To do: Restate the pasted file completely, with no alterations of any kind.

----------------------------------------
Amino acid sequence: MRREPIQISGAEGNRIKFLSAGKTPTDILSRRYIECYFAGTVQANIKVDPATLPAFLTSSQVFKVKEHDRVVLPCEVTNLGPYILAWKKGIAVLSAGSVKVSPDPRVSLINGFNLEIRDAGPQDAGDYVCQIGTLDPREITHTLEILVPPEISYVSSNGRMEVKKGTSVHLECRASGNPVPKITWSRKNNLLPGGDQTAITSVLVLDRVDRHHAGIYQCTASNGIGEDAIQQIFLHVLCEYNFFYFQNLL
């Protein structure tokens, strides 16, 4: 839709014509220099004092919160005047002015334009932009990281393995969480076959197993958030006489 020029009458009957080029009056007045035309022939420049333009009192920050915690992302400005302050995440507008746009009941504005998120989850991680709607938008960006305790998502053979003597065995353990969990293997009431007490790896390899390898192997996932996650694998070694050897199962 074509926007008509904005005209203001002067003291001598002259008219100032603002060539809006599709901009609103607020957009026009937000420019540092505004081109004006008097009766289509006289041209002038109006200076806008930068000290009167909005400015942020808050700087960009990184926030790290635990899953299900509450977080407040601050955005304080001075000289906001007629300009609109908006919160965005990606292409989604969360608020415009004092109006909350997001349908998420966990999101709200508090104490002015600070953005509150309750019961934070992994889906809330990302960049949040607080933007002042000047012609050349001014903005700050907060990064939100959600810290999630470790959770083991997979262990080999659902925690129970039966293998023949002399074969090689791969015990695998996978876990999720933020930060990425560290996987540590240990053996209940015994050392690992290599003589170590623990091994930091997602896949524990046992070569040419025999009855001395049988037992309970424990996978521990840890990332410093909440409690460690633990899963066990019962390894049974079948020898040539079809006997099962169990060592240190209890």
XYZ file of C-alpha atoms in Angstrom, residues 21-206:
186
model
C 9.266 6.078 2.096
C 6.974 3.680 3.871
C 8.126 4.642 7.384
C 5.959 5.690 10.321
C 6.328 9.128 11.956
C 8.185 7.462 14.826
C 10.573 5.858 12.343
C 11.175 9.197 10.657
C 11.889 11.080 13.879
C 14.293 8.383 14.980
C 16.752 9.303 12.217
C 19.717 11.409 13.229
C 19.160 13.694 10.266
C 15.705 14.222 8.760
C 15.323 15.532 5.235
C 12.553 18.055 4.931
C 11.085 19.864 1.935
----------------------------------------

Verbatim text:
Amino acid sequence: MRREPIQISGAEGNRIKFLSAGKTPTDILSRRYIECYFAGTVQANIKVDPATLPAFLTSSQVFKVKEHDRVVLPCEVTNLGPYILAWKKGIAVLSAGSVKVSPDPRVSLINGFNLEIRDAGPQDAGDYVCQIGTLDPREITHTLEILVPPEISYVSSNGRMEVKKGTSVHLECRASGNPVPKITWSRKNNLLPGGDQTAITSVLVLDRVDRHHAGIYQCTASNGIGEDAIQQIFLHVLCEYNFFYFQNLL
């Protein structure tokens, strides 16, 4: 839709014509220099004092919160005047002015334009932009990281393995969480076959197993958030006489 020029009458009957080029009056007045035309022939420049333009009192920050915690992302400005302050995440507008746009009941504005998120989850991680709607938008960006305790998502053979003597065995353990969990293997009431007490790896390899390898192997996932996650694998070694050897199962 074509926007008509904005005209203001002067003291001598002259008219100032603002060539809006599709901009609103607020957009026009937000420019540092505004081109004006008097009766289509006289041209002038109006200076806008930068000290009167909005400015942020808050700087960009990184926030790290635990899953299900509450977080407040601050955005304080001075000289906001007629300009609109908006919160965005990606292409989604969360608020415009004092109006909350997001349908998420966990999101709200508090104490002015600070953005509150309750019961934070992994889906809330990302960049949040607080933007002042000047012609050349001014903005700050907060990064939100959600810290999630470790959770083991997979262990080999659902925690129970039966293998023949002399074969090689791969015990695998996978876990999720933020930060990425560290996987540590240990053996209940015994050392690992290599003589170590623990091994930091997602896949524990046992070569040419025999009855001395049988037992309970424990996978521990840890990332410093909440409690460690633990899963066990019962390894049974079948020898040539079809006997099962169990060592240190209890």
XYZ file of C-alpha atoms in Angstrom, residues 21-206:
186
model
C 9.266 6.078 2.096
C 6.974 3.680 3.871
C 8.126 4.642 7.384
C 5.959 5.690 10.321
C 6.328 9.128 11.956
C 8.185 7.462 14.826
C 10.573 5.858 12.343
C 11.175 9.197 10.657
C 11.889 11.080 13.879
C 14.293 8.383 14.980
C 16.752 9.303 12.217
C 19.717 11.409 13.229
C 19.160 13.694 10.266
C 15.705 14.222 8.760
C 15.323 15.532 5.235
C 12.553 18.055 4.931
C 11.085 19.864 1.935